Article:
Blood Tests

A quad marker screening test is a blood test conducted during the second trimester. It’s done to test your blood for indications of birth defects, such as Down syndrome. It measures four of the fetal proteins.

A quad marker screening is typically offered if you start prenatal care too late to receive either the serum integrated screening or the sequential integrated screening. It has a lower detection rate for Down syndrome and other birth defects than a sequential integrated screening test or serum integrated screening test.

Glucose Screening

A glucose screening test checks for gestational diabetes. This is usually a condition that can develop during pregnancy. It’s usually temporary. Gestational diabetes can increase your potential need for a caesarean delivery because babies of mothers with gestational diabetes are usually born larger. Your child may also have low blood sugar in the days following delivery.

The test is usually performed during the second trimester. It involves drinking a sugary solution, having your blood drawn, and then checking your blood sugar levels. If you do test positive for gestational diabetes, you have a higher risk of developing diabetes within the following 10 years, and you should get the test again after the pregnancy.


During amniocentesis, amniotic fluid is removed from the uterus for testing. Amniotic fluid surrounds the baby during pregnancy. It contains fetal cells with the same genetic makeup as the baby, as well as various chemicals produced by the baby’s body. There are several types of amniocentesis.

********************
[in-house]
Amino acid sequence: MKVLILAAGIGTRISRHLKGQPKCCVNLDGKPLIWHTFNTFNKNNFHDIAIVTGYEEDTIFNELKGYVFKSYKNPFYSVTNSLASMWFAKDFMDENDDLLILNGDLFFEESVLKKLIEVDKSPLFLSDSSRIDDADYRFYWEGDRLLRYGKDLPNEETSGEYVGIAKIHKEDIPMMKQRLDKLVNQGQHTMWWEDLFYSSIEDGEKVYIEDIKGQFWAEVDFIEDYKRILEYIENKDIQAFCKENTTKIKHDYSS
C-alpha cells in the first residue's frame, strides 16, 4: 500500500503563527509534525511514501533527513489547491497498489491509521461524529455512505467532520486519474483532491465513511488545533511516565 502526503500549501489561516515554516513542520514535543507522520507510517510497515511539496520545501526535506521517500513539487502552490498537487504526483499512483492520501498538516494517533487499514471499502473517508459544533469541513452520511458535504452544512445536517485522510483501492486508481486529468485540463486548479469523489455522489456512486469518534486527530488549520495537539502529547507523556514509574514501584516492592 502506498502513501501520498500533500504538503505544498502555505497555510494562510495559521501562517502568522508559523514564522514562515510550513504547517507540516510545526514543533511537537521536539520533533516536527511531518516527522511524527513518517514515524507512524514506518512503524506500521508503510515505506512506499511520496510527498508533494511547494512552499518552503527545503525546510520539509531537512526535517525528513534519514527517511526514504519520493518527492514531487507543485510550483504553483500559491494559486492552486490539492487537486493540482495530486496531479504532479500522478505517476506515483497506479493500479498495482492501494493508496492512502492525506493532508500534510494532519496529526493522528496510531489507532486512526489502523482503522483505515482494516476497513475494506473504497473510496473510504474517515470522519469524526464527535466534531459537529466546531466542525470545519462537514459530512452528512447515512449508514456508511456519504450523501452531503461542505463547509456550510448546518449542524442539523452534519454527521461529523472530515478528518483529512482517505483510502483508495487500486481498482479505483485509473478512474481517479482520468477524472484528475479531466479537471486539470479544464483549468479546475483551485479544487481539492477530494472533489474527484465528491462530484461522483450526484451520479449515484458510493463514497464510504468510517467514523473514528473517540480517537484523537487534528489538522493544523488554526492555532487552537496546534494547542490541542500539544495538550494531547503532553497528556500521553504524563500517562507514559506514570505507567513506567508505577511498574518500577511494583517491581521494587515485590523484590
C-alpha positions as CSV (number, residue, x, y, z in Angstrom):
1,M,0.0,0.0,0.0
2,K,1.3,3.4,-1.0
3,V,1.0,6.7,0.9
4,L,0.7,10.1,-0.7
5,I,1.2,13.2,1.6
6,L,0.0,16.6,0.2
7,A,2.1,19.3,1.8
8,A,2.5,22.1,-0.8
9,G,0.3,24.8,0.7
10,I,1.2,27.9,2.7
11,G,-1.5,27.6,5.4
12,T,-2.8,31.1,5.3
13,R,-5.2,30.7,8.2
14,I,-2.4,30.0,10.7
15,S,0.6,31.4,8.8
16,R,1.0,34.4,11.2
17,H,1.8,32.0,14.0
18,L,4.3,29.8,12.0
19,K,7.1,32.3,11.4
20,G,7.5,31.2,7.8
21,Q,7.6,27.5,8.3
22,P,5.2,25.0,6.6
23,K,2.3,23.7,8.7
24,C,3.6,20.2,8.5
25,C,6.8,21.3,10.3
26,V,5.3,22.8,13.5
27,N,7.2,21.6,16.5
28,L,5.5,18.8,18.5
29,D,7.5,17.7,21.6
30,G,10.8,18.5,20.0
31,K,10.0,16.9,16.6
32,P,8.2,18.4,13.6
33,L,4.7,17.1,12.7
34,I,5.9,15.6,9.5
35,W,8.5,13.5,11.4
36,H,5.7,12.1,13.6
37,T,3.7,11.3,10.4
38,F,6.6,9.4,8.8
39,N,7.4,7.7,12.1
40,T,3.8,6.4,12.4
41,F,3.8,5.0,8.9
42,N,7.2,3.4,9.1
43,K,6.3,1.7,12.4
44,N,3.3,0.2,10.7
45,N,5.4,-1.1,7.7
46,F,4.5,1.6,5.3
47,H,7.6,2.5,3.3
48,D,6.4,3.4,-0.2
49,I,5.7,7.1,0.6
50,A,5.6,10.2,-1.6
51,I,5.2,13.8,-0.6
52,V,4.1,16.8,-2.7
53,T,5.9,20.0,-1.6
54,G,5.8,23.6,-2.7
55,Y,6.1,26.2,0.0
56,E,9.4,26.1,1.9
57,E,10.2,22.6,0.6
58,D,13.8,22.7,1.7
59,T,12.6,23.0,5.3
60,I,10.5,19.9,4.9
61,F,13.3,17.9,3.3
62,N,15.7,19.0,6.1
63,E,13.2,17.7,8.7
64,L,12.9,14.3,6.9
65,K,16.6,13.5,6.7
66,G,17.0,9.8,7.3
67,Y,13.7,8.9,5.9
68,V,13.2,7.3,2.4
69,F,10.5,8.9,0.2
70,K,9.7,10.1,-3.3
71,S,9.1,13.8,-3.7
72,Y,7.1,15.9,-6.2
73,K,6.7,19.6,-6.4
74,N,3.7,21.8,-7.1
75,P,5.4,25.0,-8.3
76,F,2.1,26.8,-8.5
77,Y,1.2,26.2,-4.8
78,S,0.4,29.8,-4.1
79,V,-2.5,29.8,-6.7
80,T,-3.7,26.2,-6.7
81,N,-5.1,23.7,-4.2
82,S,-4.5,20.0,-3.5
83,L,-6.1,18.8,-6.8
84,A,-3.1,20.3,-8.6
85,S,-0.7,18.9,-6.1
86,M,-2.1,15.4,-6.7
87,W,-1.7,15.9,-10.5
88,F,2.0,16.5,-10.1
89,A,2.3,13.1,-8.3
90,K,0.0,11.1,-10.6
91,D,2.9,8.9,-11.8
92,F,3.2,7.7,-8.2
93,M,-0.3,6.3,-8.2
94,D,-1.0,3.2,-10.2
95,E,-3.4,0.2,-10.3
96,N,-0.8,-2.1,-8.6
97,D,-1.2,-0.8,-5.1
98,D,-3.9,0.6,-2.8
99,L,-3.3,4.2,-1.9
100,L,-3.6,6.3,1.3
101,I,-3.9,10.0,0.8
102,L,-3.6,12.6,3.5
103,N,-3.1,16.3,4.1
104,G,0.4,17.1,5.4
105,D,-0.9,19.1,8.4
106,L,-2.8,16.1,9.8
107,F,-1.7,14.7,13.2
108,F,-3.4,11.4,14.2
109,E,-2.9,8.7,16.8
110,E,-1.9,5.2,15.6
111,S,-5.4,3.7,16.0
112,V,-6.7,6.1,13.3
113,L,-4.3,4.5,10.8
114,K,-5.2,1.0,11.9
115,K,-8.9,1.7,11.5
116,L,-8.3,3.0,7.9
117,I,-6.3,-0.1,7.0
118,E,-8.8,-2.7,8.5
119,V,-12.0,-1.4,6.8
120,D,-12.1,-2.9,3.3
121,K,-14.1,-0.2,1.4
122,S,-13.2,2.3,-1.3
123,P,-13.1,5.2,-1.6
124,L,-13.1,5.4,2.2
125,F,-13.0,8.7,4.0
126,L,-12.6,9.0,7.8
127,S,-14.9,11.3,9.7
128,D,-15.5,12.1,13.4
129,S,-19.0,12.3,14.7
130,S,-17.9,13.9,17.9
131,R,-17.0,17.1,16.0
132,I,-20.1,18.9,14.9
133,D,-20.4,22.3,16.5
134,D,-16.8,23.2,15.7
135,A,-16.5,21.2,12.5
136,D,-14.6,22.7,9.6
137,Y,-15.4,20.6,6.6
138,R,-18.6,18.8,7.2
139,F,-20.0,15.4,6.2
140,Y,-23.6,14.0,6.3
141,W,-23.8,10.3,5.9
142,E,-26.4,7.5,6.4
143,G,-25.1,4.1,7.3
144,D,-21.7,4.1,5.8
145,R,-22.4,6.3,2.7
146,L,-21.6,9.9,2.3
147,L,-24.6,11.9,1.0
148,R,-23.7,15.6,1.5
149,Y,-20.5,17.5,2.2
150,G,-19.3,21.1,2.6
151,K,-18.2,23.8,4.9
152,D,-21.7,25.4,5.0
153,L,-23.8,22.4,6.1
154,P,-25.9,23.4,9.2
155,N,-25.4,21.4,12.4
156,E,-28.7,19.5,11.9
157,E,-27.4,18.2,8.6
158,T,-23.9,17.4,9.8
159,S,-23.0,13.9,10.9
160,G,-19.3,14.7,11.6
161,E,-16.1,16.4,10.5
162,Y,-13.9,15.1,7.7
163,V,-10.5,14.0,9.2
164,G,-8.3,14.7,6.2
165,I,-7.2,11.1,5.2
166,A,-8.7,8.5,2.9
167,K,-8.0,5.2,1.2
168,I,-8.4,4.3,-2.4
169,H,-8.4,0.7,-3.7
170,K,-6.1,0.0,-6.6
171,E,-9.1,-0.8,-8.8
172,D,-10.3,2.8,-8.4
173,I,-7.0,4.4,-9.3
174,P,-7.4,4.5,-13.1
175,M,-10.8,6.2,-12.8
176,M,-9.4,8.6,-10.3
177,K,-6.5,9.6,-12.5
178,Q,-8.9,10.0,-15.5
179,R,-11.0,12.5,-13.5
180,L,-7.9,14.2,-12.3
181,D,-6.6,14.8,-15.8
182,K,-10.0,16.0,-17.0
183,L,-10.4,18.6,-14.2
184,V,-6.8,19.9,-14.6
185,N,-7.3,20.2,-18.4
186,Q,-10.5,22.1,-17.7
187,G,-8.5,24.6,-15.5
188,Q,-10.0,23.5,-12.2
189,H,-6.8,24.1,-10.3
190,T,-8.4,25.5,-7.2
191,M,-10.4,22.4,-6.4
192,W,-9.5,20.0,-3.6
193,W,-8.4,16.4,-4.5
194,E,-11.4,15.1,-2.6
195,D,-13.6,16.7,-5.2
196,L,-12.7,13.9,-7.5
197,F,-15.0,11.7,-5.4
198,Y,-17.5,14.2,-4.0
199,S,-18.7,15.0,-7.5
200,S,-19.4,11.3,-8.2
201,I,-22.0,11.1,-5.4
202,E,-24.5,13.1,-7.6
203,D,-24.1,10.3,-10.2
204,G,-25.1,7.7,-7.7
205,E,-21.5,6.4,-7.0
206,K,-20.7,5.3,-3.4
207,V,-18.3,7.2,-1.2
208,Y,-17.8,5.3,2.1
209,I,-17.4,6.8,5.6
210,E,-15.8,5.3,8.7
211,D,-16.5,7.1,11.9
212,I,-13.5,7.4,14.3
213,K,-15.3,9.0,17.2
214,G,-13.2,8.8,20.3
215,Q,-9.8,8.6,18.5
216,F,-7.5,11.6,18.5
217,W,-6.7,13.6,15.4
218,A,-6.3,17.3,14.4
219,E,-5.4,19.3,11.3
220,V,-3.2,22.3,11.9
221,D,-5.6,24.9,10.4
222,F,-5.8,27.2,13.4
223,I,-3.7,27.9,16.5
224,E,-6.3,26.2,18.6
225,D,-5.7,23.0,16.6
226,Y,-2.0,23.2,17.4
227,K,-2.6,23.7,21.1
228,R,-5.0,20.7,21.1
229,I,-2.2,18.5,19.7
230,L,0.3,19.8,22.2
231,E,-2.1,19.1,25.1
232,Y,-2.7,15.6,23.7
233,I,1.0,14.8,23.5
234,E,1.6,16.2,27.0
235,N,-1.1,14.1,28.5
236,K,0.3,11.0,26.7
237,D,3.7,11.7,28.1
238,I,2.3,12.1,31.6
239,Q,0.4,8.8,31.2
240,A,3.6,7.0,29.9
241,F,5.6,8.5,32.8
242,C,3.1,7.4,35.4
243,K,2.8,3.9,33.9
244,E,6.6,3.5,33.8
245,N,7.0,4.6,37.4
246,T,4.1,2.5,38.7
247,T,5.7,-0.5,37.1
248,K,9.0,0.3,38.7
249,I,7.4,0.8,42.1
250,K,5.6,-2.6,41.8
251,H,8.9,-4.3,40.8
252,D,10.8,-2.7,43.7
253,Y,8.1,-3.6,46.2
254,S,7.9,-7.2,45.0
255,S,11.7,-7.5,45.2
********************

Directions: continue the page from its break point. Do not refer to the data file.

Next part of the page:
A genetic amniocentesis tests for genetic abnormalities, such as Down syndrome and spina bifida. A genetic amniocentesis is usually performed after week 15 of the pregnancy. It may be considered if:

  • a prenatal screening test showed abnormal results
  • you had a chromosomal abnormality during a previous pregnancy
  • you’re 35 or older
  • you have a family history of a specific genetic disorder
  • you or your partner is a known carrier of a genetic disorder

A maturity amniocentesis is performed later, during the third trimester, to determine whether or not your baby’s lungs are ready for birth. This diagnostic test is only done if a planned early delivery through either induction of labor or a cesarean delivery is being considered for medical reasons. It’s usually done between weeks 32 and 39.

Third Trimester Screening Tests

Group B Strep Screening

Group B Streptococcus (GBS) is a type of bacteria that can cause serious infections in pregnant women and newborns. GBS is often found in the following areas in healthy women:

  • the mouth
  • the throat
  • the lower intestinal tract
  • the vagina

GBS in the vagina generally isn’t harmful to a woman regardless of whether she’s pregnant. However, it can be very harmful to a newborn baby who doesn’t yet have a robust immune system. GBS can cause serious infections in babies exposed during birth. You can be screened for GBS with a swab taken from your vagina and rectum at 35-37 weeks.

If you test positive for GBS, you’ll receive antibiotics while you’re in labor to reduce your baby’s risk of contracting a GBS infection.

Prenatal Diagnostic Tests

Diagnostic tests are the next step after a screening test that yields a positive result. They leave virtually no doubt as to the existence or absence of certain birth defects.

Diagnostic tests are more invasive than screening tests. They’re usually only done if there’s a specific concern, if a screening test indicates a problem, or if your age, family history, or medical history suggests that you may have an increased risk for a problematic pregnancy. Diagnostic tests can carry a very small risk of miscarriage.

Talk to Your Doctor

Prenatal screening tests can be an important source of information for many people. While many of these tests are routine, some can be a much more personal decision. Talk to your doctor about your concerns if you’re not sure if you should be screened or if you’re feeling anxious. You can also ask to be referred to a genetic counselor. Your healthcare team can discuss the risks and benefits with you and help you decide whether prenatal screening is right for you.